<module name="Checker">
    <property name="fileExtensions" value="java, xml, properties"/>
    ...
</module>
      

To configure a Checker so that it handles files with any extension:

<module name="Checker">
    <property name="fileExtensions" value="null"/>
    ...
</module>
      

OR

<module name="Checker">
    <property name="fileExtensions" value=""/>
    ...
</module>
      

TreeWalker

FileSetCheck TreeWalker checks individual Java source files and defines properties that are applicable to checking such files.

Properties

name description type default value
cacheFile caches information about files that have checked OK; used to avoid repeated checks of the same files string null (no cache file)
tabWidth number of expanded spaces for a tab character ('\t'); used in messages and Checks that require a tab width, such as LineLength integer 8
fileExtensions file type extension to identify Java files. Setting this property is typically only required if your Java source code is preprocessed before compilation and the original files do not have the extension .java String Set java

For example, the following configuration fragment specifies TreeWalker cache file target/cachefile, and a tabWidth of 4:

<module name="Checker">
    <module name="TreeWalker">
        <property name="cacheFile" value="target/cachefile"/>
        <property name="tabWidth" value="4"/>
        ...
    </module>
</module>
      

To integrate Checkstyle with BEA Weblogic Workshop 8.1:

<module name="Checker">
    <module name="TreeWalker">
        <property name="fileExtensions" value="java,ejb,jpf"/>
        ...
    </module>
</module>
      

To configure TreeWalker so that it handles files with the java extension:

<module name="TreeWalker">
    <property name="fileExtensions" value="java"/>
    ...
</module>
      

To configure TreeWalker so that it handles files with any extension:

<module name="TreeWalker">
    <property name="fileExtensions" value="null"/>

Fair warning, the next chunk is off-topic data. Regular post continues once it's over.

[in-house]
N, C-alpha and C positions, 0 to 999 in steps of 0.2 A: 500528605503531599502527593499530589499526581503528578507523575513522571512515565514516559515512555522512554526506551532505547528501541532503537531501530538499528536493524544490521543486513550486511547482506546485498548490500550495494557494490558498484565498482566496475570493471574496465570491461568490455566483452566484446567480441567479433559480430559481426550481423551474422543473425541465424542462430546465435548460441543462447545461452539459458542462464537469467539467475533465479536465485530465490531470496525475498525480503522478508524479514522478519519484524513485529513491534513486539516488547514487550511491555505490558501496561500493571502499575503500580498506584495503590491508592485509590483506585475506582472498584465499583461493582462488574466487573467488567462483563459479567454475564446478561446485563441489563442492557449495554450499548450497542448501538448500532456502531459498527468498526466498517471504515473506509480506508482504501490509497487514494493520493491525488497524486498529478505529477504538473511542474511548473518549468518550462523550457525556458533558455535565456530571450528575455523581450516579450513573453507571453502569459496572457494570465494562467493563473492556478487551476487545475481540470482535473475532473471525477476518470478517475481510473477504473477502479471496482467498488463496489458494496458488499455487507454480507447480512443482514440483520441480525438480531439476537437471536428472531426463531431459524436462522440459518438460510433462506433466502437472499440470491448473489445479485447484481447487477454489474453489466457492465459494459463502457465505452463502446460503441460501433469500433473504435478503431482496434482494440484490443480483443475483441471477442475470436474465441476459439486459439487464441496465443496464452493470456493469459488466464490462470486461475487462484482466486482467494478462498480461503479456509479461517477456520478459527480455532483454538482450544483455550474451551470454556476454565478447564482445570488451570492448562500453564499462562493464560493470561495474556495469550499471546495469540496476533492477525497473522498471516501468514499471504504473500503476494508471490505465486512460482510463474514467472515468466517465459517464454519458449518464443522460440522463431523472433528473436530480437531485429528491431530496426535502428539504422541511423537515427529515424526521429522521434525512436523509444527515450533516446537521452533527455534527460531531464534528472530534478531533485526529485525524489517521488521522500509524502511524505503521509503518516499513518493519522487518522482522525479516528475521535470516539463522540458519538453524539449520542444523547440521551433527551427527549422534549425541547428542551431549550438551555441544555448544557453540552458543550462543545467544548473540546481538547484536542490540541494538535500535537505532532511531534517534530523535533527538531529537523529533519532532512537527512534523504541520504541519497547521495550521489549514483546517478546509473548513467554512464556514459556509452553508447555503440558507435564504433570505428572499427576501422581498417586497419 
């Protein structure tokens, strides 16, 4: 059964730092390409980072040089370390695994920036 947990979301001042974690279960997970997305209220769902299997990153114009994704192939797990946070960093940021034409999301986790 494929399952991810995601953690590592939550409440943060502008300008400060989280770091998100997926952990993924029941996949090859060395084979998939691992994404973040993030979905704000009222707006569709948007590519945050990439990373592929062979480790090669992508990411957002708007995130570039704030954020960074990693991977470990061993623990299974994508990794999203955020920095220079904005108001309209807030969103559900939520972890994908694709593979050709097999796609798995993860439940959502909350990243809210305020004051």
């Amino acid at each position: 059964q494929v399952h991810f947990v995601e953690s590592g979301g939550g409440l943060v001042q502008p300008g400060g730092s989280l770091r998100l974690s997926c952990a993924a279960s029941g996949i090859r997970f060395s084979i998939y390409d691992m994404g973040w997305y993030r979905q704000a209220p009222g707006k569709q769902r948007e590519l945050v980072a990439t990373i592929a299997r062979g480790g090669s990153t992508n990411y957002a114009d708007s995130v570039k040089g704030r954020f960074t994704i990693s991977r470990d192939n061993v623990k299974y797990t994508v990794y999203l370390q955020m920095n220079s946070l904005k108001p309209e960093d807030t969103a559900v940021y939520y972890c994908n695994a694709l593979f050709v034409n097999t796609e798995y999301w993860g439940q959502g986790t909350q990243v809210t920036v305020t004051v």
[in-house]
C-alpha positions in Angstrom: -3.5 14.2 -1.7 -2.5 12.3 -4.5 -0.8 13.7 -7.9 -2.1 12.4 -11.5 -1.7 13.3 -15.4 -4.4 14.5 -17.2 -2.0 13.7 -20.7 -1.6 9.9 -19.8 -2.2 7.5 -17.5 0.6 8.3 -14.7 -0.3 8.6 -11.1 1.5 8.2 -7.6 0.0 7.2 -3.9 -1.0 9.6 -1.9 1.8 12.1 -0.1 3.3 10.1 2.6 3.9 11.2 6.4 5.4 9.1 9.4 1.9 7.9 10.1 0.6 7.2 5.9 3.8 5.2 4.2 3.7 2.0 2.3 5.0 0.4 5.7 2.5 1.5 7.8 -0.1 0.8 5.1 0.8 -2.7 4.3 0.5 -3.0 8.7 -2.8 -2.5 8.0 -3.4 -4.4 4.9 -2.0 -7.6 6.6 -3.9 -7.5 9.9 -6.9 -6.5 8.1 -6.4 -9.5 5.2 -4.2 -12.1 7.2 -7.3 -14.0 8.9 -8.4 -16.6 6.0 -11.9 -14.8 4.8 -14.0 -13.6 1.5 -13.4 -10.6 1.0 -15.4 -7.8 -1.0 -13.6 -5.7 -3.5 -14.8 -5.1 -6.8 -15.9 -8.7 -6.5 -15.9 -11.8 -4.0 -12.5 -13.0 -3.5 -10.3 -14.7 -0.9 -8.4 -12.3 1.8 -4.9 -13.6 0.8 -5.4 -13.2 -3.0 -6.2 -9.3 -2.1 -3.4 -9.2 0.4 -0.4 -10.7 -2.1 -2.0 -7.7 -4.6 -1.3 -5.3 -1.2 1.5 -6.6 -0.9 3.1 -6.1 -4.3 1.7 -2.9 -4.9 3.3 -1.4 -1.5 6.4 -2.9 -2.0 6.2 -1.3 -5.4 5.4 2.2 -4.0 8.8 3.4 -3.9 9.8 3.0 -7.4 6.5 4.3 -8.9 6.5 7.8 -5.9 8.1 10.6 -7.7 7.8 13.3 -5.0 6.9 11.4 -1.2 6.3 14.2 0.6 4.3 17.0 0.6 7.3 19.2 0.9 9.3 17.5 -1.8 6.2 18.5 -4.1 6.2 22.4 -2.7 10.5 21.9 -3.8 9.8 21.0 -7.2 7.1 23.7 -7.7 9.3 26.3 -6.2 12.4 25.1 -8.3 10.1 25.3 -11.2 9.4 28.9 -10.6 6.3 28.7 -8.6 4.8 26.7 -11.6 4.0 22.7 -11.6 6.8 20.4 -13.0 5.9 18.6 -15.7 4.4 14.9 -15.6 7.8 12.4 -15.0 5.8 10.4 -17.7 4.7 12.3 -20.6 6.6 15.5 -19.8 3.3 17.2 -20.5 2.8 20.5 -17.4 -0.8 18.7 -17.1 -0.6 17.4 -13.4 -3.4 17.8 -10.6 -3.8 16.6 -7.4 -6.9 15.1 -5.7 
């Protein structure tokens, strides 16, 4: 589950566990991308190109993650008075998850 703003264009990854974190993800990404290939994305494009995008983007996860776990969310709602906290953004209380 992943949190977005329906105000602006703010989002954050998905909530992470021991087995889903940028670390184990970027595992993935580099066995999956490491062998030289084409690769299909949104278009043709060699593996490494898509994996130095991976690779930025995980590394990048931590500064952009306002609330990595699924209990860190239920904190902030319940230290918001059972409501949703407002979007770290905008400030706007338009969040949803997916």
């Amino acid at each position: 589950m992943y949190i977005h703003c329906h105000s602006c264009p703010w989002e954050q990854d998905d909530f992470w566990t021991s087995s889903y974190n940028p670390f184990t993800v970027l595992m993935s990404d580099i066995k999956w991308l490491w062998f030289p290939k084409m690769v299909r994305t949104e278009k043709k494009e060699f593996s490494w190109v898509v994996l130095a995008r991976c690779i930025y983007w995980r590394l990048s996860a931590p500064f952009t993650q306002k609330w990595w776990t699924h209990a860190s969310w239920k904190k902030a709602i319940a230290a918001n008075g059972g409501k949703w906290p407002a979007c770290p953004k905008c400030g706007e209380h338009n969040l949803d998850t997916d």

...
</module>
      

OR

<module name="TreeWalker">
    <property name="fileExtensions" value=""/>
    ...
</module>
      

TreeWalker Checks

The TreeWalker module creates a syntax tree for a Java source file and invokes its submodules, called Checks, during a walk, or traversal, of the nodes of the tree. Every node of the syntax tree has a token. A visit to a node during the traversal triggers all Checks that are configured for its token. For example, if Check MethodLength has been configured as a submodule of TreeWalker, then a visit to a node with a method or a constructor definition token triggers MethodLength to check the number of lines of the node's code block.

Some Checks, such as FileLength and LineLength, apply directly to the source file and do not involve tokens of the syntax tree. Other Checks are associated with configurable sets of tokens that trigger the Checks. For example, this element configures Check MethodLength:

<module name="MethodLength"/>
      

The default token set for MethodLength is {METHOD_DEF, CTOR_DEF}, method definition and constructor definition tokens, so TreeWalker invokes MethodLength whenever it visits a node with a METHOD_DEF or a CTOR_DEF token.

You specify the trigger tokens for a Check with property tokens. The value of tokens is a list that denotes a subset of the Check's tokens, as in the following element that configures Check MethodLength to check the number of lines of methods only:

<module name="MethodLength">
    <property name="tokens" value="METHOD_DEF"/>
</module>
      

To apply particular properties to different subsets of tokens for a Check, repeat the Check. For example, to check that the length of each method is at most 150 lines (the default value of MethodLength property max) and the length of each constructor is at most 60 lines, include the following in the TreeWalker configuration:

<module name="MethodLength">